- The MPC voted unanimously to maintain Bank rate at 0.75%.
- The Committee also voted unanimously to maintain the stock of UK government bond purchases, financed by the issuance of central bank reserves, at £435 billion.
- UK economic growth slowed in late 2018 and appears to have weakened further in early 2019 as Brexit is set to make more damage than originally estimated.
The Bank of England’s Monetary Policy Committee (MPC) held the Bank rate and the stock of the assets purchased unchanged in line with the market expectations while citing Brexit uncertainties ion lowering the short-term outlook for the UK growth.
The Bank of England cited its own research in Agents summary to confirm that more than half of the UK companies began to implement no-deal Brexit contingency plans. Moreover, the Brexit uncertainty could lead to greater volatility of the economic data that would, in turn, be less of a signal for the outlook. Overall the Bank of England cuts growth forecast to 1.2% y/y for the final quarter of 2018 from November's 1.7% y/y as Brexit damage probability increased.
“The UK economic growth slowed in late 2018 and appears to have weakened further in early 2019,” the Bank of England wrote in a statement on Thursday. The Bank of England lowered the forecast for 2019 by 0.4% and that is the biggest cut since August 2016 and represents the weakest annual GDP growth rate since 2009.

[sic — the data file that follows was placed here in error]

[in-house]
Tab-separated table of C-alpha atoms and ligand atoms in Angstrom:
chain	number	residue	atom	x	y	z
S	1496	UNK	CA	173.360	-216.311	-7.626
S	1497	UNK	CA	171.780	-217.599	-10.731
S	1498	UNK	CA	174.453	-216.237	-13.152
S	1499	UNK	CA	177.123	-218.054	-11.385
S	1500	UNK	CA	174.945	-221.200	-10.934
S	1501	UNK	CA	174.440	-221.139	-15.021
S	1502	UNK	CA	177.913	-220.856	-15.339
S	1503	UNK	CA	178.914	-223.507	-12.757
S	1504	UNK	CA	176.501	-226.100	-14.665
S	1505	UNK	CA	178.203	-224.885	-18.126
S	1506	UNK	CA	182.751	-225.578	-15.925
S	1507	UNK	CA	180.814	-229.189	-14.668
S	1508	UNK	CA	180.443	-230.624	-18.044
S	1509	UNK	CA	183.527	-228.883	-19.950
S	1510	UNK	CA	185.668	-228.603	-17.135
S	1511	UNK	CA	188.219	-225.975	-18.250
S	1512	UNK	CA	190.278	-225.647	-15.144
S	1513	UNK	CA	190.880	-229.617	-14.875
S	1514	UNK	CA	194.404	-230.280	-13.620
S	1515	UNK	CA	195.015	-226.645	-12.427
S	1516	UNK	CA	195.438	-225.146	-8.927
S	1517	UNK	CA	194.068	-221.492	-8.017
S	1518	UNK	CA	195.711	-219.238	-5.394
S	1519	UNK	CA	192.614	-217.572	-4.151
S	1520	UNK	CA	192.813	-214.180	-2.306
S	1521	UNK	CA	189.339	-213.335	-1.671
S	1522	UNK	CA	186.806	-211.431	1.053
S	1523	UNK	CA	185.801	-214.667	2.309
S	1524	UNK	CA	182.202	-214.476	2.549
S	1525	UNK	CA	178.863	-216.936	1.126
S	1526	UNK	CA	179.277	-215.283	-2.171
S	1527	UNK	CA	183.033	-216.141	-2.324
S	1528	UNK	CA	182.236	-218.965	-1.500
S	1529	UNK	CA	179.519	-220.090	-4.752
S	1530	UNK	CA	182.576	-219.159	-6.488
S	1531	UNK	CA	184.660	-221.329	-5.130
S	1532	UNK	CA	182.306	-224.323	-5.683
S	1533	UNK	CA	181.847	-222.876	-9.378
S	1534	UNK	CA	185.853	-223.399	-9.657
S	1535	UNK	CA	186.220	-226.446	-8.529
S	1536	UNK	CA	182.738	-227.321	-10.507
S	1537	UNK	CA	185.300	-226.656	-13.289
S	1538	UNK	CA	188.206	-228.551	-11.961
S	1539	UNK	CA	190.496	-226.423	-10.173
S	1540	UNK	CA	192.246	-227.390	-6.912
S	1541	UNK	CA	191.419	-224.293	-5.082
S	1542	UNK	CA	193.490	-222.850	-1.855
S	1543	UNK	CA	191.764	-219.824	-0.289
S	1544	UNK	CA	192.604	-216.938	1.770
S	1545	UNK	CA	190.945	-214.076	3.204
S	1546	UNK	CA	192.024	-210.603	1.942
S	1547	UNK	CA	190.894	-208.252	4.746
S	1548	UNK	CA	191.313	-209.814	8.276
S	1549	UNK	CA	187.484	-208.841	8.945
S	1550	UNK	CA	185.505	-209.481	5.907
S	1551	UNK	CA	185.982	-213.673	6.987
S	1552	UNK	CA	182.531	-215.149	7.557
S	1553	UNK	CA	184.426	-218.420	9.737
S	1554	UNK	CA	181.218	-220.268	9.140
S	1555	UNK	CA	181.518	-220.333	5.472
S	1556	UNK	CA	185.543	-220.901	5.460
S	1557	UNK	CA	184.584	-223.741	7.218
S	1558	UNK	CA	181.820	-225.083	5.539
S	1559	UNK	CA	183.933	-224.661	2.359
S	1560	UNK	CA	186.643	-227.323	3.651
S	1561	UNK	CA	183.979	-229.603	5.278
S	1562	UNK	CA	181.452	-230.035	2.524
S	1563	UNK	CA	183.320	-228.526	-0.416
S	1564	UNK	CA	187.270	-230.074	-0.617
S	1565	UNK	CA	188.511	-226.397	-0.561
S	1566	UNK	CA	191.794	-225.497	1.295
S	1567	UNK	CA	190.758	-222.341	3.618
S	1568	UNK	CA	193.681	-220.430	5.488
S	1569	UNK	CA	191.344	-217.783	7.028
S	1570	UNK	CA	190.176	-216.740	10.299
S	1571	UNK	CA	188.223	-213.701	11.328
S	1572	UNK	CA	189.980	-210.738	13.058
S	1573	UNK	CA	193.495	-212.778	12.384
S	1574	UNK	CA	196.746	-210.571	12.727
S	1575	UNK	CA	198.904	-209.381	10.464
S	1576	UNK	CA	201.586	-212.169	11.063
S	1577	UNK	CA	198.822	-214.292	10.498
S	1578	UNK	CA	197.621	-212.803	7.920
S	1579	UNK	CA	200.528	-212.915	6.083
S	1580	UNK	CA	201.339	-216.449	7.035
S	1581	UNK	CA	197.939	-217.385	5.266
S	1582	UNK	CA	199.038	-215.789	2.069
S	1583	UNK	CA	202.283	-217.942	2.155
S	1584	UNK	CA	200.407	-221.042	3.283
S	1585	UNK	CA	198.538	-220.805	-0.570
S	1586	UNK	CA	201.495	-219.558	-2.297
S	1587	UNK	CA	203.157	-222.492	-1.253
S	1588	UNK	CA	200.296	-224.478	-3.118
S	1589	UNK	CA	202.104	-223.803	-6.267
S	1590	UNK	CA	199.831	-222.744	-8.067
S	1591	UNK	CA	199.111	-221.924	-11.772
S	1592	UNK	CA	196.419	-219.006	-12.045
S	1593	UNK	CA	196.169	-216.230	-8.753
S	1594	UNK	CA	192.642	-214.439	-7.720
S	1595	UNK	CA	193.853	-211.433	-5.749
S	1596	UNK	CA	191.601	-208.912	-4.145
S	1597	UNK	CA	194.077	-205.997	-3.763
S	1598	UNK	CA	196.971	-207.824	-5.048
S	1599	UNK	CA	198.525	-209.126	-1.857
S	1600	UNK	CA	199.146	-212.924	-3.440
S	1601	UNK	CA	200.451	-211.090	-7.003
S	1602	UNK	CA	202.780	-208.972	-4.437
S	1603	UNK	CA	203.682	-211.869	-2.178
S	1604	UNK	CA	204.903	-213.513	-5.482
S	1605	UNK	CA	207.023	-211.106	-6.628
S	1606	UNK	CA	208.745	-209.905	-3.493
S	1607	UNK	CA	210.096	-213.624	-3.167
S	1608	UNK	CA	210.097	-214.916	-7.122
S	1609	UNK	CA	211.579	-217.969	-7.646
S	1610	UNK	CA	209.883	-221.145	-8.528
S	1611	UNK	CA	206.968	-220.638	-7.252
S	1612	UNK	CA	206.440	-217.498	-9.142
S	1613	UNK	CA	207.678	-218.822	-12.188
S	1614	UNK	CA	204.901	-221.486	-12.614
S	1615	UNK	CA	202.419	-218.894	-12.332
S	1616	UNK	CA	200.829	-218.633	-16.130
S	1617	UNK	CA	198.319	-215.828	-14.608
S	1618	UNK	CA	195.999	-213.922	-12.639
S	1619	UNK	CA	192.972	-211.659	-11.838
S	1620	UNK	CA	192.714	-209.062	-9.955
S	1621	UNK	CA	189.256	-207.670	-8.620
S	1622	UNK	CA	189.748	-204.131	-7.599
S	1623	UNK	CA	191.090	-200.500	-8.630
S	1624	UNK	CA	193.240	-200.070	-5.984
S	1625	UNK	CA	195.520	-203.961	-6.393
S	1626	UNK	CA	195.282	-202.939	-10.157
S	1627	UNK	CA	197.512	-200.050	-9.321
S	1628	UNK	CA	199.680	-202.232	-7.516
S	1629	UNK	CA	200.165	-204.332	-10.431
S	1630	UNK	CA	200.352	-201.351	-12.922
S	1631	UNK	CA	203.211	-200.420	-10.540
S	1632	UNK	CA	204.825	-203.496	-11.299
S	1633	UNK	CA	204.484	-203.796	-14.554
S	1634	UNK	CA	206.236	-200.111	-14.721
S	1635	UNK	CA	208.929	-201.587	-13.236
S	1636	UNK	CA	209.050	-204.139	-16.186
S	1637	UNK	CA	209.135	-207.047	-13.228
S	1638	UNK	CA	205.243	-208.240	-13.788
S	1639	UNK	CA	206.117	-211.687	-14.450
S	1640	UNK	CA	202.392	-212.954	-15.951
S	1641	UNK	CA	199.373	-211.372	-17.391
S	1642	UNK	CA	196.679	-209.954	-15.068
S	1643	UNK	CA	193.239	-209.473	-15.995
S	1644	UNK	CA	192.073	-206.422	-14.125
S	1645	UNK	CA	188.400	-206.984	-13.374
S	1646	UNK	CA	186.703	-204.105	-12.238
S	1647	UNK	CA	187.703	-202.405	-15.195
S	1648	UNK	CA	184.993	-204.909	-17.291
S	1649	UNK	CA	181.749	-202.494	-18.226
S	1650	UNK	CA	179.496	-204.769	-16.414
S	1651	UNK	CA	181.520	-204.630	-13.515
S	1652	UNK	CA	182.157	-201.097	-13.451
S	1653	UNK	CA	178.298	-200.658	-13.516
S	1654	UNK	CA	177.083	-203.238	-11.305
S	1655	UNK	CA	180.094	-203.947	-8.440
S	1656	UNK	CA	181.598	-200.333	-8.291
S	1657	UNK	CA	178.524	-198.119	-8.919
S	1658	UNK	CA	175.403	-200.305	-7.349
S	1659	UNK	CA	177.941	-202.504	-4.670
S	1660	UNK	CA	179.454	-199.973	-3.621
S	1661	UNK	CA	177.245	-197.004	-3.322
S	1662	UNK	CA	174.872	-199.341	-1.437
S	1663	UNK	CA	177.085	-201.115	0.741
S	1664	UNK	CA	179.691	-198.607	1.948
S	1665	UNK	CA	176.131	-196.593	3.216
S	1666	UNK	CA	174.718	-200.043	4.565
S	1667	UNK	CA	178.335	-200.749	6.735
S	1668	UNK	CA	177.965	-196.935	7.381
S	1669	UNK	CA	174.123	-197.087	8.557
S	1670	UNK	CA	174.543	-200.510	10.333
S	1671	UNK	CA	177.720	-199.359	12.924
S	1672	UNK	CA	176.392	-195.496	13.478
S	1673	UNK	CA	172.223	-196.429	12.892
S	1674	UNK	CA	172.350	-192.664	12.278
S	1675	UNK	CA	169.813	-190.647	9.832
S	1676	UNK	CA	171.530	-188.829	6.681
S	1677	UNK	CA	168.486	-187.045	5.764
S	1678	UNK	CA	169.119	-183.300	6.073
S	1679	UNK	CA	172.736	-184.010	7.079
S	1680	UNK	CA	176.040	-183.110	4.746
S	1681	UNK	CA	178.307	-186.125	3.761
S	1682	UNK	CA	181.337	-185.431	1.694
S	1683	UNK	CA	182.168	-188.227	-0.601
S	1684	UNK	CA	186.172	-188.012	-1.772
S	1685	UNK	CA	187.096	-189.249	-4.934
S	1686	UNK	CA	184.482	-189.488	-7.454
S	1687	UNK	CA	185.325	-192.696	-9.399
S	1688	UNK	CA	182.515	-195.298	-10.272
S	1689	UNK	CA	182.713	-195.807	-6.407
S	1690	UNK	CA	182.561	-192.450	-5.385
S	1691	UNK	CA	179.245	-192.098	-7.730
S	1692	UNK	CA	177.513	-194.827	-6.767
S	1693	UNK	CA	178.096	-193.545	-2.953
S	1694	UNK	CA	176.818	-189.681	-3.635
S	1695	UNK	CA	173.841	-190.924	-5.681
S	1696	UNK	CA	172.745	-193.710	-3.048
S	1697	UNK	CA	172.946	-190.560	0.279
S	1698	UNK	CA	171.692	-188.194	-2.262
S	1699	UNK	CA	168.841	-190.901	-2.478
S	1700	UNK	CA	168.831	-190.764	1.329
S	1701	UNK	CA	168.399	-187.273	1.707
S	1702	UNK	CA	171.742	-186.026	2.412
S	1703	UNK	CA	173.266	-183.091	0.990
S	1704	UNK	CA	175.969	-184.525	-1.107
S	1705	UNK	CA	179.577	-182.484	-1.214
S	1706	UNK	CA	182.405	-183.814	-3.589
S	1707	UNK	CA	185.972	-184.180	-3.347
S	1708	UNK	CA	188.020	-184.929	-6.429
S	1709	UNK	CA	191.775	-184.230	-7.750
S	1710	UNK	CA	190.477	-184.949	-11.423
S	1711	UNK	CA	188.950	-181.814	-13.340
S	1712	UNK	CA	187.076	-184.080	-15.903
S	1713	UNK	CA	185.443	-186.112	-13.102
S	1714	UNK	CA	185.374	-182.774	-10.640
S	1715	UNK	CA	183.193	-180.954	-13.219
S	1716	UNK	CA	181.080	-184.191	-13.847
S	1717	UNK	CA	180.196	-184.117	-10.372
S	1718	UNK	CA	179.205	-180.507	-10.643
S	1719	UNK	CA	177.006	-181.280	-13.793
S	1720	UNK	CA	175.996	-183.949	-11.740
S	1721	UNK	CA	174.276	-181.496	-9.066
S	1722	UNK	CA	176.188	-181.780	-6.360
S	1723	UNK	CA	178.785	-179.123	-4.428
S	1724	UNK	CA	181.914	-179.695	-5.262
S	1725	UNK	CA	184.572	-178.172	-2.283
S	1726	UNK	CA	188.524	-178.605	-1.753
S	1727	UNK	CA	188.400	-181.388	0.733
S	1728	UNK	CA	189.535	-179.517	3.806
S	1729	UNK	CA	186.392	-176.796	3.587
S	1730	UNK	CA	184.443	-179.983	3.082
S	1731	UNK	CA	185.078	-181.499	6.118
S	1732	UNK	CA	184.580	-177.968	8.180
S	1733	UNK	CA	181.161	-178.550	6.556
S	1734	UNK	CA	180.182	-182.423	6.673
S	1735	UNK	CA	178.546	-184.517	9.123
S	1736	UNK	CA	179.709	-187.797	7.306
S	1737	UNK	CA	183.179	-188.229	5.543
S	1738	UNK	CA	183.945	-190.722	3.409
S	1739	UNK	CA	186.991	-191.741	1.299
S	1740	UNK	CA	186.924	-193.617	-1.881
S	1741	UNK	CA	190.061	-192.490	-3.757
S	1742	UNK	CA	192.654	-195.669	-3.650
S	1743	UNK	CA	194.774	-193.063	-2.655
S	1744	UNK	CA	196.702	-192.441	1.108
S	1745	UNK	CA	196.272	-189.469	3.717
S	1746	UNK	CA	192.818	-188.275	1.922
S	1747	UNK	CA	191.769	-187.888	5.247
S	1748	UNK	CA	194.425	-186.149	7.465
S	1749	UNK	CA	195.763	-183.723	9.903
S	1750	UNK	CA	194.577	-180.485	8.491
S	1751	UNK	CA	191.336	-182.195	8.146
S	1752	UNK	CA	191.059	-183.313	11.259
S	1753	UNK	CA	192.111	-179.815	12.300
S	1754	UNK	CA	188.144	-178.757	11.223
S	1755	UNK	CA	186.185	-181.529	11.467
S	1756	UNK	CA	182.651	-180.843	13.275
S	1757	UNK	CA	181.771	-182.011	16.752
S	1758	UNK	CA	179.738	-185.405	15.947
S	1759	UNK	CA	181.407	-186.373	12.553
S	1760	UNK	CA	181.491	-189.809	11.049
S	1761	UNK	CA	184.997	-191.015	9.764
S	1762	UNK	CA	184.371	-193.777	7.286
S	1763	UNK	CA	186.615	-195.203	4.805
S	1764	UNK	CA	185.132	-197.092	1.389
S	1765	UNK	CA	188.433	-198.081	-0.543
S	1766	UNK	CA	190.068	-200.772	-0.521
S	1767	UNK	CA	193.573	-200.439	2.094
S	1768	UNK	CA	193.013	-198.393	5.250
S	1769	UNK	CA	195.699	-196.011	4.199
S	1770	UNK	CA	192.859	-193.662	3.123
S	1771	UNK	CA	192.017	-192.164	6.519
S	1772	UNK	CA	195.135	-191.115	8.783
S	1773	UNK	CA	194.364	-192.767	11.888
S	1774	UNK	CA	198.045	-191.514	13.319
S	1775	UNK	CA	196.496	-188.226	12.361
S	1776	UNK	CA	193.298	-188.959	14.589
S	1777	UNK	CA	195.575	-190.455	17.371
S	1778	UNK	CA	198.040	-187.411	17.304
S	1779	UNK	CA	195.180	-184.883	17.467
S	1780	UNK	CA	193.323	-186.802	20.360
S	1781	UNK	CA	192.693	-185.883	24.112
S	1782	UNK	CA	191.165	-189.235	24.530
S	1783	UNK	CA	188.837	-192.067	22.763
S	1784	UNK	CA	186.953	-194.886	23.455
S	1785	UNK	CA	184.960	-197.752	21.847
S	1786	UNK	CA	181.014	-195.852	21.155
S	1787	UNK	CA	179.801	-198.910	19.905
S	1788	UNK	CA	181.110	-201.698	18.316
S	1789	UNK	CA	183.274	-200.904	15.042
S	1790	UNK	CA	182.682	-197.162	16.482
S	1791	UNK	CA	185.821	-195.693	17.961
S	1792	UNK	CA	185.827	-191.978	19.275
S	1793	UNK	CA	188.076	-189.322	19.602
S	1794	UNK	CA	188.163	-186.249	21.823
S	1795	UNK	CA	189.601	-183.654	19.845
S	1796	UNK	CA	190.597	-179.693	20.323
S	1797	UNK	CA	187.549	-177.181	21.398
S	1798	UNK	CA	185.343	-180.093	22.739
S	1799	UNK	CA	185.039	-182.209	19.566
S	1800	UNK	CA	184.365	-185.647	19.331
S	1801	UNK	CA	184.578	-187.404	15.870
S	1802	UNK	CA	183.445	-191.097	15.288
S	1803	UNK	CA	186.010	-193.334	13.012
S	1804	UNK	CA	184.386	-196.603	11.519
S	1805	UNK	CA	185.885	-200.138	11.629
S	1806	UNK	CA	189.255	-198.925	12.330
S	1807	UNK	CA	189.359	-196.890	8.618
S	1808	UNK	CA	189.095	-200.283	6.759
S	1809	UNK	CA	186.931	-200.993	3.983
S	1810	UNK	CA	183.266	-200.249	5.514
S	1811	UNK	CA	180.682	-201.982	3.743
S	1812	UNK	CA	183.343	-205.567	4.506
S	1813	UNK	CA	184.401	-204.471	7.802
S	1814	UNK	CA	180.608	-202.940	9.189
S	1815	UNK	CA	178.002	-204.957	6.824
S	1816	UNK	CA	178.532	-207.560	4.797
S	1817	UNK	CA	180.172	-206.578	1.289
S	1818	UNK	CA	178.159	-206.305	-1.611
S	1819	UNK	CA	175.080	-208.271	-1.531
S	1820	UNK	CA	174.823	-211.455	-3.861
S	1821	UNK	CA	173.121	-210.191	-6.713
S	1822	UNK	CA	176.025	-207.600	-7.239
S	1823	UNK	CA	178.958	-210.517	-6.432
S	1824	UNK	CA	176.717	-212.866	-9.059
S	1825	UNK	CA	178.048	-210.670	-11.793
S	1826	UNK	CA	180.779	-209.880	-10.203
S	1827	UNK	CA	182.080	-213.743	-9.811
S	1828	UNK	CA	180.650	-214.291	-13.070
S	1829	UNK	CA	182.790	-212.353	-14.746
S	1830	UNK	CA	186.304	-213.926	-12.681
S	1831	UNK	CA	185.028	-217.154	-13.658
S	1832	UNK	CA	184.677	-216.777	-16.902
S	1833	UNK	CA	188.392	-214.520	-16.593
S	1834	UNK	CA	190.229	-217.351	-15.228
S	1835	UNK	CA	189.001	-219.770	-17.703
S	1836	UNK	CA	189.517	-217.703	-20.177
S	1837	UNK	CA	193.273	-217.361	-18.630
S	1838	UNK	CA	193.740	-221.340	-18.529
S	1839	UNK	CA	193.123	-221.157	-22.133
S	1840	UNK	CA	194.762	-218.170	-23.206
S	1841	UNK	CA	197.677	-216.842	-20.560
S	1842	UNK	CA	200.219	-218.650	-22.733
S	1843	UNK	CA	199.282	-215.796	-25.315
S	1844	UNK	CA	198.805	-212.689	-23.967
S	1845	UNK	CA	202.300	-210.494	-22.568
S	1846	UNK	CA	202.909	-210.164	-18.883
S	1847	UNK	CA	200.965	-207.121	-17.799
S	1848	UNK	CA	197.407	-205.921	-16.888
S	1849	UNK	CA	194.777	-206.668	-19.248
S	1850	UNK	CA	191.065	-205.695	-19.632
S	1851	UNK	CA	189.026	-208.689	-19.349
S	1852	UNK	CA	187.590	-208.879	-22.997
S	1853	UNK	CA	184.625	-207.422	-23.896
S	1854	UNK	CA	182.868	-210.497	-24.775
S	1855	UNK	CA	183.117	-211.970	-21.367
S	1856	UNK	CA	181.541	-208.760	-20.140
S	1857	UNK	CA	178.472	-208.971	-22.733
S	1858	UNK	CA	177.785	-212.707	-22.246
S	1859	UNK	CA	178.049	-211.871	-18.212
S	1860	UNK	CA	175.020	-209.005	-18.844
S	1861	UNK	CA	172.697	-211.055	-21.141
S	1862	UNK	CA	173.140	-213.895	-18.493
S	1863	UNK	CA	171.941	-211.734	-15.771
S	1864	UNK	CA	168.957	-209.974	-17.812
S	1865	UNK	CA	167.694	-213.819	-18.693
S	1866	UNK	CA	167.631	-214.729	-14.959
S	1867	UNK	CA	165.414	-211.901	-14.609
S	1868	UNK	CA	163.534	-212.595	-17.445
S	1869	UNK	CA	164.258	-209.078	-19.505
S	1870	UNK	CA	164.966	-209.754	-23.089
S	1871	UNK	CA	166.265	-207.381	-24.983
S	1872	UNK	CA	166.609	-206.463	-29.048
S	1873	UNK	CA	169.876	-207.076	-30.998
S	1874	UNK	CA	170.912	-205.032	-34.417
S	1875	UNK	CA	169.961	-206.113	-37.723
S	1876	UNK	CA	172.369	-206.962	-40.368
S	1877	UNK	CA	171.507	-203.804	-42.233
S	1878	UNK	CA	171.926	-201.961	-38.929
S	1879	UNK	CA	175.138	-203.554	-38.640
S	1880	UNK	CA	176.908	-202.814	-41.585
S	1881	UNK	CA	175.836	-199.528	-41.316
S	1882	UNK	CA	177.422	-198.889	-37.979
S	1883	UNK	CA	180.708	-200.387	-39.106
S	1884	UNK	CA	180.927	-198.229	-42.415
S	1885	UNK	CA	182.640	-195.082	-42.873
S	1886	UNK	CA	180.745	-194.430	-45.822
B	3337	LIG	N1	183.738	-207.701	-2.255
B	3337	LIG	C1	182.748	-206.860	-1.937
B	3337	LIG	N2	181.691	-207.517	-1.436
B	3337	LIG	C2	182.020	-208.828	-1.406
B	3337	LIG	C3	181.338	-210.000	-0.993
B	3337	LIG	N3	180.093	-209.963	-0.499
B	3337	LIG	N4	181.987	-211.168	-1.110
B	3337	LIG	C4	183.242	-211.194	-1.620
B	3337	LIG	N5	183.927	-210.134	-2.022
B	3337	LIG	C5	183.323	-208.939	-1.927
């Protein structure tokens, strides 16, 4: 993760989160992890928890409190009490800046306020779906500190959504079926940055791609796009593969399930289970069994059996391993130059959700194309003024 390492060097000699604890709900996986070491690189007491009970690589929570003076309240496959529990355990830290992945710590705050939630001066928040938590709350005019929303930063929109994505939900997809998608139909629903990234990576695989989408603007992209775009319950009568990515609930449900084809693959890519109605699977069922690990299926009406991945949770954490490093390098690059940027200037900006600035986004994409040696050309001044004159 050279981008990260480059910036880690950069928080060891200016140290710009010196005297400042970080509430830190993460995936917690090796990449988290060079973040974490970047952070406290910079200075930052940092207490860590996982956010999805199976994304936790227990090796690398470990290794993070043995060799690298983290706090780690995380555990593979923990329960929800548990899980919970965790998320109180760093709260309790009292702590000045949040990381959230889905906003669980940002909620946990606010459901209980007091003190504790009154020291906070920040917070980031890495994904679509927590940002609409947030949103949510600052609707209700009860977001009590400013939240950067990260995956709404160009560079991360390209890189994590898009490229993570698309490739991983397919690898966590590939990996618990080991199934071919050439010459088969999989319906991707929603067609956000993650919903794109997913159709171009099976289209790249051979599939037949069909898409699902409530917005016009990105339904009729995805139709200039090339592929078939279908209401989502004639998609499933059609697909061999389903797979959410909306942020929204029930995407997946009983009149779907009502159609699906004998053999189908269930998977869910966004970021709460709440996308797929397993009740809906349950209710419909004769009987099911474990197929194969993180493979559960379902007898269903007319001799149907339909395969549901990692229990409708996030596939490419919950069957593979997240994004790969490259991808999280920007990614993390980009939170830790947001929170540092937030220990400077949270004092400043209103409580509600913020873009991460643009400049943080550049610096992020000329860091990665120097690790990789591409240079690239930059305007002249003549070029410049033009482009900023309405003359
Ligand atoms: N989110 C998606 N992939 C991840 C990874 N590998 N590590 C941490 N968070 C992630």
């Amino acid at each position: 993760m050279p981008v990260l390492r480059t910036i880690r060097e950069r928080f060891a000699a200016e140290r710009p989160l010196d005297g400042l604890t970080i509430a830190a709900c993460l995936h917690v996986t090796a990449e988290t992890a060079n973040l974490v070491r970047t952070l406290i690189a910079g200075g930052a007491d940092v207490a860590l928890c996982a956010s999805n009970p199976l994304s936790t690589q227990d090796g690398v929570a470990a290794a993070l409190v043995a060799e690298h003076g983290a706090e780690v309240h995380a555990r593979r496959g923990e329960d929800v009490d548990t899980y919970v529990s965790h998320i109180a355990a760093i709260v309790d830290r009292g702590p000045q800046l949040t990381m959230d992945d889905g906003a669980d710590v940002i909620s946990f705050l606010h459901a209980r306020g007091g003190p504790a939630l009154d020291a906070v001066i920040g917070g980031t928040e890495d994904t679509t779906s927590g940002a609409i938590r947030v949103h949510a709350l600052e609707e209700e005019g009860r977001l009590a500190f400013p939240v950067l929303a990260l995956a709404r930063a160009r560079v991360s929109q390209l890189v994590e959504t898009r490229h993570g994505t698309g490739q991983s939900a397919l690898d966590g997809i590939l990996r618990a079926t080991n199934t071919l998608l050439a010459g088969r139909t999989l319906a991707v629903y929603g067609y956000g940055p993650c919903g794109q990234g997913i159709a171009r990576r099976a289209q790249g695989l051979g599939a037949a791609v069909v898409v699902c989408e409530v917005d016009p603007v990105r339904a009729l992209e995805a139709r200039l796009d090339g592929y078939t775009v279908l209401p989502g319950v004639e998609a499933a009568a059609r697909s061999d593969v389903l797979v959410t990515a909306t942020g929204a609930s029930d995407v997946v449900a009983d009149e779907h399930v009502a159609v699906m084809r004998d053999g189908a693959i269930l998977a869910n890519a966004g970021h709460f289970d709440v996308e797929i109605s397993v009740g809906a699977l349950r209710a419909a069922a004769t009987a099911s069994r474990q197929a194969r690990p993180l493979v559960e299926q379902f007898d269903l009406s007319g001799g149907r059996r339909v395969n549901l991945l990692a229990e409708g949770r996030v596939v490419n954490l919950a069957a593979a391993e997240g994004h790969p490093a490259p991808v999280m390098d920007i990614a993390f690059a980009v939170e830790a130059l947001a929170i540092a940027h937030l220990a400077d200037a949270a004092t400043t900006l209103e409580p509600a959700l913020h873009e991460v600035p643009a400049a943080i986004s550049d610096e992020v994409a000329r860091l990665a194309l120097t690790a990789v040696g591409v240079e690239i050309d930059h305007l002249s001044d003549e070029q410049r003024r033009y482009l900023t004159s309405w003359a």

In terms of the main policy target, the inflation, the MPC saw inflation dropping to 2.1% in December, but expects it to decline to 2% due to oil price effect with more enduring long-term effects coming to play in the second half of the forecast three-year period.
“Demand growth exceeds the subdued pace of supply growth and excess demand builds over the second half of the forecast period. As a result, domestic inflationary pressures firm, as the upward pressure on inflation of Sterling's past depreciation wanes,” The Bank of England wrote in a statement.
The main reason is the Brexit uncertainty as the Bank of England said that the economic outlook will continue to depend significantly on the nature of EU withdrawal, in particular: the new trading arrangements between the European Union and the United Kingdom; whether the transition to them is abrupt or smooth.
The MPC though warned that the monetary policy response to Brexit, whatever form it takes, will not be automatic and could be in either direction, repeating the outlook for its "gradual and limited" monetary policy tightening outlook.
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